Yesterday the stock of Herbalife (NYSE:HLF) dropped 20 percent when David Einhorn of Greenlight Capital began asking questions during the company’s earnings call. Herbalife is a multi-level marketing company which sells vitamins. The company describes itself:
We pursue our mission of “changing people’s lives” by providing a financially rewarding business opportunity to distributors and quality products to distributors and customers who seek a healthy lifestyle. We are one of the largest network marketing companies in the world with net sales of approximately $3.5 billion for the fiscal year ended December 31, 2011. As of December 31, 2011, we sold our products in 79 countries through a network of approximately 2.7 million independent distributors.
Despite its claims of being “financially rewarding” for its distributors, the evidence shown otherwise. MLMs in general are bad deals for distributors, resulting in financial losses for almost all of them. Court certified expert on multilevel marketing Robert FitzPatrick has researched these companies for years, and has found (emphasis mine):
A statistical analysis of income disclosures made by 10 major multi-level marketing (MLM) companies and the largest of all MLMs, Amway/Quixtar, reveals that, on average, 99% of all participants received less than $10 a week in commissions, before all expenses. Additionally, the report shows that on average no net income is earned by MLM distributors from door to door “retail” sales. Total losses of the participants exceed $5 billion each year, if only the entry fees, basic business expenses, marketing “tool” purchases and the pyramid commission portion of their product purchases (about 40% of their purchase price) are totalled.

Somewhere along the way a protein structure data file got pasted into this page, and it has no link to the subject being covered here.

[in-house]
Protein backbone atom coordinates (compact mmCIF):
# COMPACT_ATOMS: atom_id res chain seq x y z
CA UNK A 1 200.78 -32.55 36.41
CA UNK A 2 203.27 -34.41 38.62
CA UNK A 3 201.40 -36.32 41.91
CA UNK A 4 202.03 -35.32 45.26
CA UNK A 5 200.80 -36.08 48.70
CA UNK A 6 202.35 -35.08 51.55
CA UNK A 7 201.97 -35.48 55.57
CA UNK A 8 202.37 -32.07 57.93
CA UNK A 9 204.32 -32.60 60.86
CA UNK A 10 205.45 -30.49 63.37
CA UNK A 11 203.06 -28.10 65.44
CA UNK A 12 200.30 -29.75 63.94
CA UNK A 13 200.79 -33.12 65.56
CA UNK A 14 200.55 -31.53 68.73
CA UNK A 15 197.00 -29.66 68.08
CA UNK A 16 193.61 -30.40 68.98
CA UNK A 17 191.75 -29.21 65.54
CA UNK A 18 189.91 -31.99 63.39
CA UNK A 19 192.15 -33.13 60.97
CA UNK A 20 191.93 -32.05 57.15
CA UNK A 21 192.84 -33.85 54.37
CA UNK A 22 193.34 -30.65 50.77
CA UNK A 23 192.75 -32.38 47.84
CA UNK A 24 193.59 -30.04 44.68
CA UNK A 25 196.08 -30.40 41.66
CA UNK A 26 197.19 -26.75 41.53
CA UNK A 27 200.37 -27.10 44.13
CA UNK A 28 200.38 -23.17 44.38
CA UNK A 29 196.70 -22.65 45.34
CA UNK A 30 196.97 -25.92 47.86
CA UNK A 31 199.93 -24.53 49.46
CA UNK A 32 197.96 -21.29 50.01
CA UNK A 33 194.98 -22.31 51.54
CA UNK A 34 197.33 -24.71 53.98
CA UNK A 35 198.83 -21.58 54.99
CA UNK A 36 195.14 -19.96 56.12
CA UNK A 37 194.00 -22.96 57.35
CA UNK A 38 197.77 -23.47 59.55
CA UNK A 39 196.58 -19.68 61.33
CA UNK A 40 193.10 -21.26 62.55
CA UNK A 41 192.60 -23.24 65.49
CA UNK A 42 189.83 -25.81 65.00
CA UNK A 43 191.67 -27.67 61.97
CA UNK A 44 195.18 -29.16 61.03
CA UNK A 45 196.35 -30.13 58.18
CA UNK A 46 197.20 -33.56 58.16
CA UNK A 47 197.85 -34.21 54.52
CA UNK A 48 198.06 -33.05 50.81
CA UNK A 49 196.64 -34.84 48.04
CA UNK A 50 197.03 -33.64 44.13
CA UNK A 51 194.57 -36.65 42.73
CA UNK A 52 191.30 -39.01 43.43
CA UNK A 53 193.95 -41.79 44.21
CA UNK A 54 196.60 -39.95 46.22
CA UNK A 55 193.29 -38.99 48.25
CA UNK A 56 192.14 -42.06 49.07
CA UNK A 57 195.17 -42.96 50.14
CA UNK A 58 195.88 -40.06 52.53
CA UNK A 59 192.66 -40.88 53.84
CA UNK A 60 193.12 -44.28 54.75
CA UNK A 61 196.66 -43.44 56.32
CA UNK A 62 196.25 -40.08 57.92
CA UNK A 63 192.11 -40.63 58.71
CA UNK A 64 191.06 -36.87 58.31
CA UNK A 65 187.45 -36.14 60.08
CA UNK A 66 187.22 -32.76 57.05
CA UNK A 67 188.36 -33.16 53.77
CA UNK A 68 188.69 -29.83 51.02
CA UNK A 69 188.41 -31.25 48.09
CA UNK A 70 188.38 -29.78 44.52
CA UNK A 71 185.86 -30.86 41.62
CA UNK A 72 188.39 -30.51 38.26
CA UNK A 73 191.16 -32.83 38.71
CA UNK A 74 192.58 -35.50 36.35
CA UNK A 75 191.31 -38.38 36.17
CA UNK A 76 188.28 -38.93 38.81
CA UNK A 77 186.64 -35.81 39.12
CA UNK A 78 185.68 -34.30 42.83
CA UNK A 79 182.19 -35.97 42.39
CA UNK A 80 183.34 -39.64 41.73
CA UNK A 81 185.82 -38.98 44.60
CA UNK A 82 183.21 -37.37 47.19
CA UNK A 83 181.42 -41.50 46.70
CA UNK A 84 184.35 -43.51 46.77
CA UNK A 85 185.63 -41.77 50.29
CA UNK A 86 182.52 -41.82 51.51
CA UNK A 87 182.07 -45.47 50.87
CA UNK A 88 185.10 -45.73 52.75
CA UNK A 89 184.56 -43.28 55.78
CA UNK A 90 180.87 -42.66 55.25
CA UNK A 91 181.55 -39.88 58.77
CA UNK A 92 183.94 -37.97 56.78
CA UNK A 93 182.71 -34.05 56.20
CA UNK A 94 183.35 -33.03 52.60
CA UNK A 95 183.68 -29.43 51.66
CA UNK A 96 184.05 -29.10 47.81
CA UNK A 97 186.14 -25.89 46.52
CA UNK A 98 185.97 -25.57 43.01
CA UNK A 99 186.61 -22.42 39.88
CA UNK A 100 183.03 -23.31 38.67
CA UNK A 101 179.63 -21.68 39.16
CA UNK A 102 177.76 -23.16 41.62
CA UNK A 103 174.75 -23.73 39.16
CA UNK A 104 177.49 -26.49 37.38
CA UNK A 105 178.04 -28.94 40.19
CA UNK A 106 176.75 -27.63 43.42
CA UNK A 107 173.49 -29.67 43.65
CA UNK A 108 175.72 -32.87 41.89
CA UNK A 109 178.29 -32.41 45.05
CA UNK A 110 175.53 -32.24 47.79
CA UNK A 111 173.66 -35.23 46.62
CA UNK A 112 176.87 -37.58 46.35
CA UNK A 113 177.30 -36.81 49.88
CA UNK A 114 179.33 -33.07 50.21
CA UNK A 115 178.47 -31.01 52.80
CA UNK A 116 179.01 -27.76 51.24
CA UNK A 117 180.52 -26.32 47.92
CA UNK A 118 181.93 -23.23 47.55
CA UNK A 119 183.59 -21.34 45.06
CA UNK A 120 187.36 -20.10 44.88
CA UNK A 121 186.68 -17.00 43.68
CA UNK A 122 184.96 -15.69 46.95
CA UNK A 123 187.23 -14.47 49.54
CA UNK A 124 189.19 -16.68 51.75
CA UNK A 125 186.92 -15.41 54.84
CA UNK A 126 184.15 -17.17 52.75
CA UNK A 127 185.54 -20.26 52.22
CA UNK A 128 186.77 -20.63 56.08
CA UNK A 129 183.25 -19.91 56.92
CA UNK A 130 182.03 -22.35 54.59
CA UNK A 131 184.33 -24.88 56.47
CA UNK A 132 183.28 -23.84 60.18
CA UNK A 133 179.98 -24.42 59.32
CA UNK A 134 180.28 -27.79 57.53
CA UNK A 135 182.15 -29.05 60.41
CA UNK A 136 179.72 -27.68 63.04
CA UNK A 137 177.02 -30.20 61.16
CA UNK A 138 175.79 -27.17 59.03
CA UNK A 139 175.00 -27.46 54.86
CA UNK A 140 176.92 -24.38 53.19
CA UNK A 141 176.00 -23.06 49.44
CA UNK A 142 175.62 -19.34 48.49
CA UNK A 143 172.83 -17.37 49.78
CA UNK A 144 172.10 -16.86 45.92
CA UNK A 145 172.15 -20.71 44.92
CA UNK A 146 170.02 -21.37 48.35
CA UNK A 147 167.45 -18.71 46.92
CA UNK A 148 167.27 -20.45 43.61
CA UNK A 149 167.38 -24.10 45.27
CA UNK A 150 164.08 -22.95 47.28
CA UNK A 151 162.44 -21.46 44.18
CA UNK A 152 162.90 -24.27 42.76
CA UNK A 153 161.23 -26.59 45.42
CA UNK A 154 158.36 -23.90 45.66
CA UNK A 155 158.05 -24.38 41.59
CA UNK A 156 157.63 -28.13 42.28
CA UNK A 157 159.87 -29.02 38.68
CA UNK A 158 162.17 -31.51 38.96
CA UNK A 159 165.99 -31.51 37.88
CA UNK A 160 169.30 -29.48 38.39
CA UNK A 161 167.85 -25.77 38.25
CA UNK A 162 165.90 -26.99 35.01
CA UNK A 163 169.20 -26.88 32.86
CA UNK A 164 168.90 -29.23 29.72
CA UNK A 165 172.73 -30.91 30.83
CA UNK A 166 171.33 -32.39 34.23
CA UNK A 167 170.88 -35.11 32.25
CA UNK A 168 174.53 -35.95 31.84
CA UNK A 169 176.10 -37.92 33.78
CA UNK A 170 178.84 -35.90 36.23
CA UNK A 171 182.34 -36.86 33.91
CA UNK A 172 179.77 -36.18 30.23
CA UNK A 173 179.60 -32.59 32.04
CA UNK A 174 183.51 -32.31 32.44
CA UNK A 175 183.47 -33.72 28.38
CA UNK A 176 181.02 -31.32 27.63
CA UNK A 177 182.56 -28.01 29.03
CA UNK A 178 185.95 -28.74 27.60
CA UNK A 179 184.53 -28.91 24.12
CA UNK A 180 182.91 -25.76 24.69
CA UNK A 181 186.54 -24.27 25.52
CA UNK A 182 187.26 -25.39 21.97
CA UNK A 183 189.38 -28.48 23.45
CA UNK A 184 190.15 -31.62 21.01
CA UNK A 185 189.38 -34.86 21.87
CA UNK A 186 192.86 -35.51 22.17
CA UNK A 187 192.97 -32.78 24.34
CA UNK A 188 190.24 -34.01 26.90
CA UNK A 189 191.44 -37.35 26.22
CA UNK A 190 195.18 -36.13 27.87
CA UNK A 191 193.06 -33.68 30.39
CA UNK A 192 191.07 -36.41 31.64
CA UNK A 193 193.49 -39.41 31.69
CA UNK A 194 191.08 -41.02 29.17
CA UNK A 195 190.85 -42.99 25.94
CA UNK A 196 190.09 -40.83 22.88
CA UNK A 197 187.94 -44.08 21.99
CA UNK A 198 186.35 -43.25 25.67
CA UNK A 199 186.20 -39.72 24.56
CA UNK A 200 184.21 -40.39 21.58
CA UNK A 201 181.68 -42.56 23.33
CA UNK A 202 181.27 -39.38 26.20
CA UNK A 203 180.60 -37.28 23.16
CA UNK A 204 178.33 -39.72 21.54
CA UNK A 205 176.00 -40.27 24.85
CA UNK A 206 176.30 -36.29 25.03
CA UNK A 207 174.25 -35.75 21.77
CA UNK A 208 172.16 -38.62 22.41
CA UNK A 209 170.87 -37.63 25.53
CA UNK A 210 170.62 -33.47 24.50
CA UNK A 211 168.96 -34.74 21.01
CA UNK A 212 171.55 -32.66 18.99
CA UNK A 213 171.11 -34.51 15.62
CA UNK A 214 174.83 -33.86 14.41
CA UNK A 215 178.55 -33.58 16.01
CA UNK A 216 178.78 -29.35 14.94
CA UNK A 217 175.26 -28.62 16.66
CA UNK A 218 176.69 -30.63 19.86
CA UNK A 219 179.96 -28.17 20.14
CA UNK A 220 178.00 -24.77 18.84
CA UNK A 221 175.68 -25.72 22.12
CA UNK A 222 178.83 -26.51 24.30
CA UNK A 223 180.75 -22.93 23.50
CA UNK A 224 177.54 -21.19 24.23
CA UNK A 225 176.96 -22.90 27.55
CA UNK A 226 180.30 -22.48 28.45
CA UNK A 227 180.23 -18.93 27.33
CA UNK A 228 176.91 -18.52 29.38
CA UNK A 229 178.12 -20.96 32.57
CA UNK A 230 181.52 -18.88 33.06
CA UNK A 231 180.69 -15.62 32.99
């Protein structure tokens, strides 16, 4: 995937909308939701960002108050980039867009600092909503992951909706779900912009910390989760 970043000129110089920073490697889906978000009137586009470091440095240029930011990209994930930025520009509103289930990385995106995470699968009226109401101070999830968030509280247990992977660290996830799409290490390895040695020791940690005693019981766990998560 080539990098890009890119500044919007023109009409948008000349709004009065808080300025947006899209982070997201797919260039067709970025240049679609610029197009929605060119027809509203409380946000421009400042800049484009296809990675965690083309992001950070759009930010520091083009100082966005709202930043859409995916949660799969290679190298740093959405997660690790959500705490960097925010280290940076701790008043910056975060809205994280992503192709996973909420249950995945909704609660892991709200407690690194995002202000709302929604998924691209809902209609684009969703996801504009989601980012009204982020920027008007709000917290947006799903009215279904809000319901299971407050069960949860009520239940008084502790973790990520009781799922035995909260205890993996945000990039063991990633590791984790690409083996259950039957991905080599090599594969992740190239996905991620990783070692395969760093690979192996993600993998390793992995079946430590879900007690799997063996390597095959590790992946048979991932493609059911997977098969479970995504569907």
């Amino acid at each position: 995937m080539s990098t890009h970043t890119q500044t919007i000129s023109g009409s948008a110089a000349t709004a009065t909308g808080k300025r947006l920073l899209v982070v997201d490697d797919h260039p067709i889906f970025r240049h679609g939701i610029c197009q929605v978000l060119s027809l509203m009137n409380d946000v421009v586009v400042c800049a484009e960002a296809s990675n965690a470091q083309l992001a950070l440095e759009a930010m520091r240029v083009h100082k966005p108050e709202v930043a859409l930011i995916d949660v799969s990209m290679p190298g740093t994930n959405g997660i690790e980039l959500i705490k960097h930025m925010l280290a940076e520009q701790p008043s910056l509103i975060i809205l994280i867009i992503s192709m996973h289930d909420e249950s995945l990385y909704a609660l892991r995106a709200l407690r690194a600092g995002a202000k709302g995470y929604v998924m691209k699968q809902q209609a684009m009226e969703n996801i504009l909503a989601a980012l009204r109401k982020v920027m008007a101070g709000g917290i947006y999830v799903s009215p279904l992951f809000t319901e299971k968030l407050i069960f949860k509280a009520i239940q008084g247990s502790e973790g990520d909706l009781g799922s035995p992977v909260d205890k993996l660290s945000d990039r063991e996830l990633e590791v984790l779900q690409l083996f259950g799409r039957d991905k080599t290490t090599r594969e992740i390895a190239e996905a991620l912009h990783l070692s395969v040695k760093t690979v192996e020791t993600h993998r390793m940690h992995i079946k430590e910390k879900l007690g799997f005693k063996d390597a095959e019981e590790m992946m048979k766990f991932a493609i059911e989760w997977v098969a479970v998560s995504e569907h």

The data analyses prove that virtually all MLM participants never earn a profit and that MLM claims of a broad-based MLM “income opportunity” are false. The report reveals that the majority of all commission payments are awarded only to a small group of promoters at the top. More than 50% of all commission payments were transferred to the top one-percent in ten of the eleven companies. In several cases, more than 70% of all commissions were paid to the top one percent. The top-loaded pay plans of the MLM companies are based on “endless chain” recruiting in which the investments of the latest recruits are transferred to the earliest ones, and the vast majority of all participants are always situated at the bottom levels of the chain, where profit is impossible.
The MLMs sustain their operations by annually churning 60-90% of all participants who quit the schemes and stop purchasing the MLM products after suffering financial losses. The schemes maintain the myth of income opportunity partly by convincing the churned victims that their financial losses were their “own fault” thereby making it possible to replace them with new hopefuls, who are unaware of the loss rates and the flawed and untenable structure.
The companies studied include Arbonne, Cyberwize, Free Life, Herbalife, Melaleuca, Nikken, Nuskin, Reliv, Usana and Your Travel Business (YTB). All data analyzed were published by the MLMs themselves, though presented in difficult to decipher formats. The analysis organizes the data in a uniform format for each company that is easily understood and compared.
Retail Sales to Third Party Customers
The questions David Einhorn raised are not new, but they are very important. He started by inquiring about actual retail sales of Herbalife products:
David Einhorn: I’ve got a couple of questions for you. First is how much of the sales that you make in terms of final sales are sold outside the network and how much are consumed within the distributor base?